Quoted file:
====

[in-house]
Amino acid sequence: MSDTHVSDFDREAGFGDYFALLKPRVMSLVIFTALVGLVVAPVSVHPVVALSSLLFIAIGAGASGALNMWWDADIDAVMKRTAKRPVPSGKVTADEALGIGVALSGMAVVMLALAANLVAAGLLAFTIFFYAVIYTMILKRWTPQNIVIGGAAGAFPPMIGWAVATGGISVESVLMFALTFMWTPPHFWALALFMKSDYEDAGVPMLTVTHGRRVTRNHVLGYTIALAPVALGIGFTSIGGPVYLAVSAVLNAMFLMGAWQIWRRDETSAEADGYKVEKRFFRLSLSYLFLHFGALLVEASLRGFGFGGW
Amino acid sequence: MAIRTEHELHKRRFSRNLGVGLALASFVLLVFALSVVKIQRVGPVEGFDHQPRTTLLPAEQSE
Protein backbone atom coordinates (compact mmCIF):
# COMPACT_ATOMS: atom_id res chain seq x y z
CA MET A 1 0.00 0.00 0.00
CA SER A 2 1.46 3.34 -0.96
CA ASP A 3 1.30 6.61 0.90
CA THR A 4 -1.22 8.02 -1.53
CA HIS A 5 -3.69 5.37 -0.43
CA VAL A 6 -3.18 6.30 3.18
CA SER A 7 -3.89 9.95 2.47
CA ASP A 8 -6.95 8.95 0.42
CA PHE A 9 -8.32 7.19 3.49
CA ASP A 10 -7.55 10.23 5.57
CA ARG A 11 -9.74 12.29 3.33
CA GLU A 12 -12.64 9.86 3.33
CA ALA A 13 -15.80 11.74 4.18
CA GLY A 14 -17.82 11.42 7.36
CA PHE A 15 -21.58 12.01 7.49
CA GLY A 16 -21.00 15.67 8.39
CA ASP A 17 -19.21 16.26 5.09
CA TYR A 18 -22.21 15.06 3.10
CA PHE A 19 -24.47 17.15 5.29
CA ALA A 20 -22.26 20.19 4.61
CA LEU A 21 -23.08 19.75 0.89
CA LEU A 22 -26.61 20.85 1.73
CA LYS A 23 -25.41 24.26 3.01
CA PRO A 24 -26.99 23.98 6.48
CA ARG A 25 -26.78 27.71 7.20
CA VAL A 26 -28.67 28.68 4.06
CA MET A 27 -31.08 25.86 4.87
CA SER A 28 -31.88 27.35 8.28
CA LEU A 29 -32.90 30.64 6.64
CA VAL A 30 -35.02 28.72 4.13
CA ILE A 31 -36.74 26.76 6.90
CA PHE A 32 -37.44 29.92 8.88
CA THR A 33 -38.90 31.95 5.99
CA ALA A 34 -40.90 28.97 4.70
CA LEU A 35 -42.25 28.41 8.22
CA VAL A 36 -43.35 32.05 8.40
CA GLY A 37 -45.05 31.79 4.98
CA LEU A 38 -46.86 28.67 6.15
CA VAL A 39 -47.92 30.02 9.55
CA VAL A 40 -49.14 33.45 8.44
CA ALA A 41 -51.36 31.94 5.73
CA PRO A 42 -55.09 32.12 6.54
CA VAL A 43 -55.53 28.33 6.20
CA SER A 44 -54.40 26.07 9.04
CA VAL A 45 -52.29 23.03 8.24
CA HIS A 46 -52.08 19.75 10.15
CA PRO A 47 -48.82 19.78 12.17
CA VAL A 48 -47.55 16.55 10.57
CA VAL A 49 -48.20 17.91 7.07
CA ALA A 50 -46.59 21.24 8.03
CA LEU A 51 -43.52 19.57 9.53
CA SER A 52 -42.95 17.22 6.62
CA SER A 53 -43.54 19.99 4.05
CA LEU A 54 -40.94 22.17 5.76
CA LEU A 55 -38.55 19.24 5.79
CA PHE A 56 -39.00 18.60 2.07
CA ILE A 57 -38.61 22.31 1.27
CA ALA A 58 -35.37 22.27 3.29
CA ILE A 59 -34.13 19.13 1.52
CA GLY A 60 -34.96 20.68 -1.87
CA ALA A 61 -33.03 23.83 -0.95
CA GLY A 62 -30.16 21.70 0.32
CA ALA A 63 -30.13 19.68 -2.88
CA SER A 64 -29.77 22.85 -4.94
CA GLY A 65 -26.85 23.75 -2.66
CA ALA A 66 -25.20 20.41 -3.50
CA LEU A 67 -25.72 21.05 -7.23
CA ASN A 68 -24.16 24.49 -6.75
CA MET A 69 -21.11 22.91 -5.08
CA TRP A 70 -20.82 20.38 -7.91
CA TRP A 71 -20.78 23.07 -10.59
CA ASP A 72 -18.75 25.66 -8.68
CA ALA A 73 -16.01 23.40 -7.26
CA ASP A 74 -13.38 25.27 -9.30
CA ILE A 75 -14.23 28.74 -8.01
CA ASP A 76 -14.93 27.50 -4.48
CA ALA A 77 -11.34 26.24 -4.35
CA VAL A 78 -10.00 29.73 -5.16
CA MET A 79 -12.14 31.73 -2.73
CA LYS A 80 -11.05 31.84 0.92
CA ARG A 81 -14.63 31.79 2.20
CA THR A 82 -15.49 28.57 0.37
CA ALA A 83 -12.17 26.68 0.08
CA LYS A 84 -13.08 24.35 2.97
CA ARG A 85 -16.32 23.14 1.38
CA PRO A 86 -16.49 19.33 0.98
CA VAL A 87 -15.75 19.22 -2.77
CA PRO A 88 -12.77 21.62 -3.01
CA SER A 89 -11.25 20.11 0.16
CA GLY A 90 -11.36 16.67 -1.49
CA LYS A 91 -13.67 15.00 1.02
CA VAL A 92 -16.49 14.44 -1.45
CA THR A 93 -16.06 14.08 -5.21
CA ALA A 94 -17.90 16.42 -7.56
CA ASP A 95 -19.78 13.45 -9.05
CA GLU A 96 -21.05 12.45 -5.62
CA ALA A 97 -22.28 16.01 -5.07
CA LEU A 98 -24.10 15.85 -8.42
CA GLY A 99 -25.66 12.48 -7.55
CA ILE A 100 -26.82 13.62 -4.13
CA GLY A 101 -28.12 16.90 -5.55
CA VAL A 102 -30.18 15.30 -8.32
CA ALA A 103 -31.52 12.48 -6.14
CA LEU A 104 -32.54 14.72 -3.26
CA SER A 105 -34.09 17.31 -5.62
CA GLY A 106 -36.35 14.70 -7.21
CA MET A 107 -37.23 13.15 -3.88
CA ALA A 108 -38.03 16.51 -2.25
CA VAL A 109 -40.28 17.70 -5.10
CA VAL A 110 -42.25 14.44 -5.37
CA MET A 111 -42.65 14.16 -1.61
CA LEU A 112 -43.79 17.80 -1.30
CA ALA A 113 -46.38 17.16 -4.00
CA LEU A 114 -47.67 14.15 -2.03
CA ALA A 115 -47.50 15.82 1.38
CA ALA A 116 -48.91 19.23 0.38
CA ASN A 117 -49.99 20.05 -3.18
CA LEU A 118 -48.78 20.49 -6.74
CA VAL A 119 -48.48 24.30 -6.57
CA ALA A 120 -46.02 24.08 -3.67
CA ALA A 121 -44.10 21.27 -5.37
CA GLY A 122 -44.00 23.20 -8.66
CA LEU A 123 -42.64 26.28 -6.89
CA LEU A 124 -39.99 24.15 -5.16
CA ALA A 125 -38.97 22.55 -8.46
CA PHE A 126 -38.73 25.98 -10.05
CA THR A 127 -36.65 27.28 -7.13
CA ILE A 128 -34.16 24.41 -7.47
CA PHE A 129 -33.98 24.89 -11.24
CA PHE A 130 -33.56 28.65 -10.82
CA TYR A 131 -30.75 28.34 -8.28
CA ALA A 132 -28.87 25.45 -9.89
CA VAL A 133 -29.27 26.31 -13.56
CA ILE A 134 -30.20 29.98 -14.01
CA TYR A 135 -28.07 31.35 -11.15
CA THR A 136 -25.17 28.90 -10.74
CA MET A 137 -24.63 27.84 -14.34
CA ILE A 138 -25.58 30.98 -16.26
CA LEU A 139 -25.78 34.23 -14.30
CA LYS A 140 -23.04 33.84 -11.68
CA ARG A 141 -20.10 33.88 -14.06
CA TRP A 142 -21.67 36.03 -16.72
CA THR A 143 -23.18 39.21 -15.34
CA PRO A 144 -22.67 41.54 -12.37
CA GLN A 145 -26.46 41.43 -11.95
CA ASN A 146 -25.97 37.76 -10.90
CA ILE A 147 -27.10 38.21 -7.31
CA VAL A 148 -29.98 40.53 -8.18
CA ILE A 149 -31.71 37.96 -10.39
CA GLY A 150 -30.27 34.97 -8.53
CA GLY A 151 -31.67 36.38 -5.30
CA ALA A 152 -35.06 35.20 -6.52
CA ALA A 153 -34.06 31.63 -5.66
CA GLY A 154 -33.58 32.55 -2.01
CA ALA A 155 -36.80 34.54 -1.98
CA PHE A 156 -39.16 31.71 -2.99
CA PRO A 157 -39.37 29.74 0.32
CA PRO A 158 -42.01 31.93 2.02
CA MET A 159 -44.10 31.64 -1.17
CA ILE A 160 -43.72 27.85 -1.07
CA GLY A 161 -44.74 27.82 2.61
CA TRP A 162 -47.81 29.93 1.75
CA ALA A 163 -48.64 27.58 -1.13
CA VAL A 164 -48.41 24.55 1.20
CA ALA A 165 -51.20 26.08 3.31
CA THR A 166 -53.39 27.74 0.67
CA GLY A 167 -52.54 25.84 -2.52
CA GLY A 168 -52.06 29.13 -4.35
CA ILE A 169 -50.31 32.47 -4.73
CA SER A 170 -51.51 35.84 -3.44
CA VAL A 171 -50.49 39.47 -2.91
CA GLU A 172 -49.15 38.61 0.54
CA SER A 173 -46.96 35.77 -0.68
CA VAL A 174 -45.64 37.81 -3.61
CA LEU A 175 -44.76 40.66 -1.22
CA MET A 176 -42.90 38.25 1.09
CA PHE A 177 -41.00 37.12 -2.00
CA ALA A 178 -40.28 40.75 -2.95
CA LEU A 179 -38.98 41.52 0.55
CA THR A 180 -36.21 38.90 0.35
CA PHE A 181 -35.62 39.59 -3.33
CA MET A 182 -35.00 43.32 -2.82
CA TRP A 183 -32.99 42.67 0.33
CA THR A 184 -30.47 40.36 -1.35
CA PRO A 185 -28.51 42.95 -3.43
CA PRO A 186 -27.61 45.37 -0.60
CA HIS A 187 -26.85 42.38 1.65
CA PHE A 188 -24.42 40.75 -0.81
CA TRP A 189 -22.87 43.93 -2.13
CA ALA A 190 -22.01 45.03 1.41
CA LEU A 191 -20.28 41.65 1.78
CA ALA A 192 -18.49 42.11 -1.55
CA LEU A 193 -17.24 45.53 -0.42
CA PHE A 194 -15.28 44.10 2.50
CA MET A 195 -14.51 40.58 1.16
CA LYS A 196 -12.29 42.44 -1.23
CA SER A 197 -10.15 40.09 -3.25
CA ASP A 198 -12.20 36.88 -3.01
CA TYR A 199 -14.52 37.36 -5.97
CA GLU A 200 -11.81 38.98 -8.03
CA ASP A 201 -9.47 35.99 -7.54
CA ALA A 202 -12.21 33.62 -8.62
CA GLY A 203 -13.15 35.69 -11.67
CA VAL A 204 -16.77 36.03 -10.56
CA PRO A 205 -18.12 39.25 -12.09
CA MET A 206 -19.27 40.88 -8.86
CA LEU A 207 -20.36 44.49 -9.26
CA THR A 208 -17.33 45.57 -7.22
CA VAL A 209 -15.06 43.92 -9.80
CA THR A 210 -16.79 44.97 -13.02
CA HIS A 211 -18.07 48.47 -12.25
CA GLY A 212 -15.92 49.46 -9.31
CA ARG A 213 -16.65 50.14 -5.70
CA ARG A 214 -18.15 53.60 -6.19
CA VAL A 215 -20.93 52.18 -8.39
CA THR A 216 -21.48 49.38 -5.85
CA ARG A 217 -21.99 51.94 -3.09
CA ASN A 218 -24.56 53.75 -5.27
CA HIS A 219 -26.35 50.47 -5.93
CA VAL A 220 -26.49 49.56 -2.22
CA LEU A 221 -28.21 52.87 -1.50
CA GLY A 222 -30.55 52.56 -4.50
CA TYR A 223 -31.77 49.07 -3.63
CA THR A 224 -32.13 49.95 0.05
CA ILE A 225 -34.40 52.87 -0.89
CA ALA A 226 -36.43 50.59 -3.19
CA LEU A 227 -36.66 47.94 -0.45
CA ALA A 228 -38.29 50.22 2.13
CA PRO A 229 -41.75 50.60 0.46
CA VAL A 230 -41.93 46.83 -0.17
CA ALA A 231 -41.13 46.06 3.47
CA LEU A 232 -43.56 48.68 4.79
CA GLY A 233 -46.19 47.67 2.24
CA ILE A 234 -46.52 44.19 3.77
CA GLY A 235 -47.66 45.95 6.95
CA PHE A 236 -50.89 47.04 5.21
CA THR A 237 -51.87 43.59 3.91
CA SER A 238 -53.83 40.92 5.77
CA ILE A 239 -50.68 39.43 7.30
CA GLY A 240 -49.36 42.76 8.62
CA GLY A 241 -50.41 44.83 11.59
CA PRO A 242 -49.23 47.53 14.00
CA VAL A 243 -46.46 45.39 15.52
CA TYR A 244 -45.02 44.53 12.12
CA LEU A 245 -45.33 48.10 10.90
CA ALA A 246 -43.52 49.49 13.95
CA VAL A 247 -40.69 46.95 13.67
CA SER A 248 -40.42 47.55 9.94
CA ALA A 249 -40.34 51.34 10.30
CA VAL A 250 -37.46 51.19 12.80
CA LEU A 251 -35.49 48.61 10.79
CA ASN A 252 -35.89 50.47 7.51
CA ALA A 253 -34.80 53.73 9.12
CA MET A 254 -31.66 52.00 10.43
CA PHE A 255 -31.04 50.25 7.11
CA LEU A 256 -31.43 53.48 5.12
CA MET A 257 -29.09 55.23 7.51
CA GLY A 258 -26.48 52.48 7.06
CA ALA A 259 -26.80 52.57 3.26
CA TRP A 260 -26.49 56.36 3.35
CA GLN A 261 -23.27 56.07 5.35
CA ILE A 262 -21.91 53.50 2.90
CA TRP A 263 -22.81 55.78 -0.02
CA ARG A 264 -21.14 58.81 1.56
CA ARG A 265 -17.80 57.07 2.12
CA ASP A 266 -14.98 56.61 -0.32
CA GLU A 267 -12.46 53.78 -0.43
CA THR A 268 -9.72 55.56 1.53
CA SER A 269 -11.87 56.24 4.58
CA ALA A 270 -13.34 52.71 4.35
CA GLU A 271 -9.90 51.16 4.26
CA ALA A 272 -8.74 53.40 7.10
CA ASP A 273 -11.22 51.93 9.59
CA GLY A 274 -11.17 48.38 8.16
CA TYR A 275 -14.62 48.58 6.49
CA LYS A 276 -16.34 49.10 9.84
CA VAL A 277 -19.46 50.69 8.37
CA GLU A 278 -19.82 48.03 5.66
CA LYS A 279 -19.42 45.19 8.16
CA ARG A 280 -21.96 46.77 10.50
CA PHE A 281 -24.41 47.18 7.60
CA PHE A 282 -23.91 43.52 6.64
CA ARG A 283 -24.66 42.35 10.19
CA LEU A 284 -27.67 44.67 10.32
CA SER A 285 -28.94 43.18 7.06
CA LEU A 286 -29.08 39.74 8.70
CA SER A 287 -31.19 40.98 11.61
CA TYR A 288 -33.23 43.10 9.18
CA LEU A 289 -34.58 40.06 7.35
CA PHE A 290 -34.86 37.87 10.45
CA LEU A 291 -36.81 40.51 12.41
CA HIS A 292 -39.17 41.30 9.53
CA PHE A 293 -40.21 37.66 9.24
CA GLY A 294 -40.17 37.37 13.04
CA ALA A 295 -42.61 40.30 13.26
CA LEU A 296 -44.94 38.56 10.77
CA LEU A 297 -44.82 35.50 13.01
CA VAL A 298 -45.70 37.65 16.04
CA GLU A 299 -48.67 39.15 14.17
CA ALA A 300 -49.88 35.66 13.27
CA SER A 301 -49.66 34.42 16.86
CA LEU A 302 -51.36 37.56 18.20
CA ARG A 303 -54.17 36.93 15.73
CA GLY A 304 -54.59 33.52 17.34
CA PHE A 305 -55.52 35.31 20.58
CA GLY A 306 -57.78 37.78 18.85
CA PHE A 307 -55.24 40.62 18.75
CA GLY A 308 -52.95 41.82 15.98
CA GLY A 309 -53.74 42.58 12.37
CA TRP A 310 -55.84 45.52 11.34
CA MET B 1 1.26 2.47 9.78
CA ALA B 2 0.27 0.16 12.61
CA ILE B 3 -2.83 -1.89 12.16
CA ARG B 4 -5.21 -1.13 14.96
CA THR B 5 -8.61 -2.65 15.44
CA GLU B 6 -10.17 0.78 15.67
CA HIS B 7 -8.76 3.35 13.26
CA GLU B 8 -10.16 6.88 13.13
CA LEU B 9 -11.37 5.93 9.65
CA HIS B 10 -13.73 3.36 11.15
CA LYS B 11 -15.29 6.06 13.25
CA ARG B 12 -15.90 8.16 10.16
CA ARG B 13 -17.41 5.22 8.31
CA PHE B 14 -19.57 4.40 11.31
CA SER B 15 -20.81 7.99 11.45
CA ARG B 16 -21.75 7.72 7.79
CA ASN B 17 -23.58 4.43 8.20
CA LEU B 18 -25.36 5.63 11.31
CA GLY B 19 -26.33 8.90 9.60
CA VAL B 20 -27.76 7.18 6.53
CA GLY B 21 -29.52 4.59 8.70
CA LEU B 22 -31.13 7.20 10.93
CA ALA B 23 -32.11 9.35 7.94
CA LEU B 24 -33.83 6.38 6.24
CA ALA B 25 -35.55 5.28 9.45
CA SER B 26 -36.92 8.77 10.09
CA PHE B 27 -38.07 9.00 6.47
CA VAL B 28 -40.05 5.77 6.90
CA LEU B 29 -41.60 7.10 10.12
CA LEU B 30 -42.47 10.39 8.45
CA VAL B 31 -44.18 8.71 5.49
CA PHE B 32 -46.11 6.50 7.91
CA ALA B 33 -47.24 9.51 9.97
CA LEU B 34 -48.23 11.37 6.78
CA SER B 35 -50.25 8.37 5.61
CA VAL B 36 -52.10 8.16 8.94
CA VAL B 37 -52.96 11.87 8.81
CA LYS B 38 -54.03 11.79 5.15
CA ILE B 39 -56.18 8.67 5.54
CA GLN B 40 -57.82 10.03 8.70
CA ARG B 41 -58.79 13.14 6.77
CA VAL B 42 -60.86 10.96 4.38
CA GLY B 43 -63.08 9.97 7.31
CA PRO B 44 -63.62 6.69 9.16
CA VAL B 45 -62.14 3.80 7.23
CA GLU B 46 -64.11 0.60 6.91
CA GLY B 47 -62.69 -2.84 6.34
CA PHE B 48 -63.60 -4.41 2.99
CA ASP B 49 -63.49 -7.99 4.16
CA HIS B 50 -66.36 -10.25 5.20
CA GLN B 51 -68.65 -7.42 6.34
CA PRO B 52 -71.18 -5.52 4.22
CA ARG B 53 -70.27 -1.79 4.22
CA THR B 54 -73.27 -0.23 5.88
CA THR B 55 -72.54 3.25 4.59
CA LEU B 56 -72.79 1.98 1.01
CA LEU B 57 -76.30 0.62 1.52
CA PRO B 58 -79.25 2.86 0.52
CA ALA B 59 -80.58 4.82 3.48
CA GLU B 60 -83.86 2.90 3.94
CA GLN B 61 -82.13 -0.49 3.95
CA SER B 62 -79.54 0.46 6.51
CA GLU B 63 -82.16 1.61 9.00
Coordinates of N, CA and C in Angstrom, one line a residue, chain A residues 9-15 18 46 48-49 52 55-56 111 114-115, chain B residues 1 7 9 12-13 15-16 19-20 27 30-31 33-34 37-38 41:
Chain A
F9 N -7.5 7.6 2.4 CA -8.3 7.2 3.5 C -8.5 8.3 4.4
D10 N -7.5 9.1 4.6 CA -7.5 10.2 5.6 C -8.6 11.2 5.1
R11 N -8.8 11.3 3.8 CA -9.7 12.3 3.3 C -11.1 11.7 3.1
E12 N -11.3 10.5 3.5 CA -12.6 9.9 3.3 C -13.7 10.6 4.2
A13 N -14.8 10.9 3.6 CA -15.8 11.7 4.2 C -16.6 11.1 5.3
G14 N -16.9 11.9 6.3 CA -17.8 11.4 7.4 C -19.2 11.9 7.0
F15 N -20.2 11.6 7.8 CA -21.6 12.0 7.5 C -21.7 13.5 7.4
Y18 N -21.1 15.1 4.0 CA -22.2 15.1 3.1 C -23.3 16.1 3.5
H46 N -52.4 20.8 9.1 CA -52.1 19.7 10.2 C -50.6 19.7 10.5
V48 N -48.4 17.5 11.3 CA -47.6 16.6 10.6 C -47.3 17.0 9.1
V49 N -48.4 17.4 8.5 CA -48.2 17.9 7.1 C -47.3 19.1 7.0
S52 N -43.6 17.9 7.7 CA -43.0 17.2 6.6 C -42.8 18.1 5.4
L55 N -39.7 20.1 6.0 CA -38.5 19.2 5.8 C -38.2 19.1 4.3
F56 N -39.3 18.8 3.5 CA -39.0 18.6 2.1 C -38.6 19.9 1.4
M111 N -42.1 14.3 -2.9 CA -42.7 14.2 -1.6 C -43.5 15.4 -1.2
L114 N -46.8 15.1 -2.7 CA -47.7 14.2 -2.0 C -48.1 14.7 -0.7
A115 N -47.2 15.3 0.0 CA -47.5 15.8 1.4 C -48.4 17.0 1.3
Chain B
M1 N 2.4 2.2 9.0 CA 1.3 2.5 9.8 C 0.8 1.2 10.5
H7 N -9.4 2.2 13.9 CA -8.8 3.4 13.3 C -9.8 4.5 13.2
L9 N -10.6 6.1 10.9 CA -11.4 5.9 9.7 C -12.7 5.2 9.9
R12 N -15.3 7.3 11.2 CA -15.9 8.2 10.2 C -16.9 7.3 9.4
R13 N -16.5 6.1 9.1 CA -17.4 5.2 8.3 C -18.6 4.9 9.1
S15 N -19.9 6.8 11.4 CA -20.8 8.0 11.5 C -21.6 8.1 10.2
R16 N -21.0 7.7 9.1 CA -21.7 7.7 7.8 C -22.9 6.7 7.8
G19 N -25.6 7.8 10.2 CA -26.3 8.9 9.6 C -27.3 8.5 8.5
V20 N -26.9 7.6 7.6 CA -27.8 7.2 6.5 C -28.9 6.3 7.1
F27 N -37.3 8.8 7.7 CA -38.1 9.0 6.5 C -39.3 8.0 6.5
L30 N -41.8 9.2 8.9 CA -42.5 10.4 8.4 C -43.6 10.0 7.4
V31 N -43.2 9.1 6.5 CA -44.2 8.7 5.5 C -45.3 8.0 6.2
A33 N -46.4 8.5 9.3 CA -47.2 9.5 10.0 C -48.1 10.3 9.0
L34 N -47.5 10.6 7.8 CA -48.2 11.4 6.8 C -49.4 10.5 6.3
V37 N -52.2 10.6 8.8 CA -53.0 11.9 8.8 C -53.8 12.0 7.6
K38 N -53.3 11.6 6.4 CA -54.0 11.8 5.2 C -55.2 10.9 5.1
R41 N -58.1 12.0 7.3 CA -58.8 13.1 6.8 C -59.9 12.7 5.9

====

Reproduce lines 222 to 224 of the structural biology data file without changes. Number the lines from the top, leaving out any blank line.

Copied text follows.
CA ARG A 217 -21.99 51.94 -3.09
CA ASN A 218 -24.56 53.75 -5.27
CA HIS A 219 -26.35 50.47 -5.93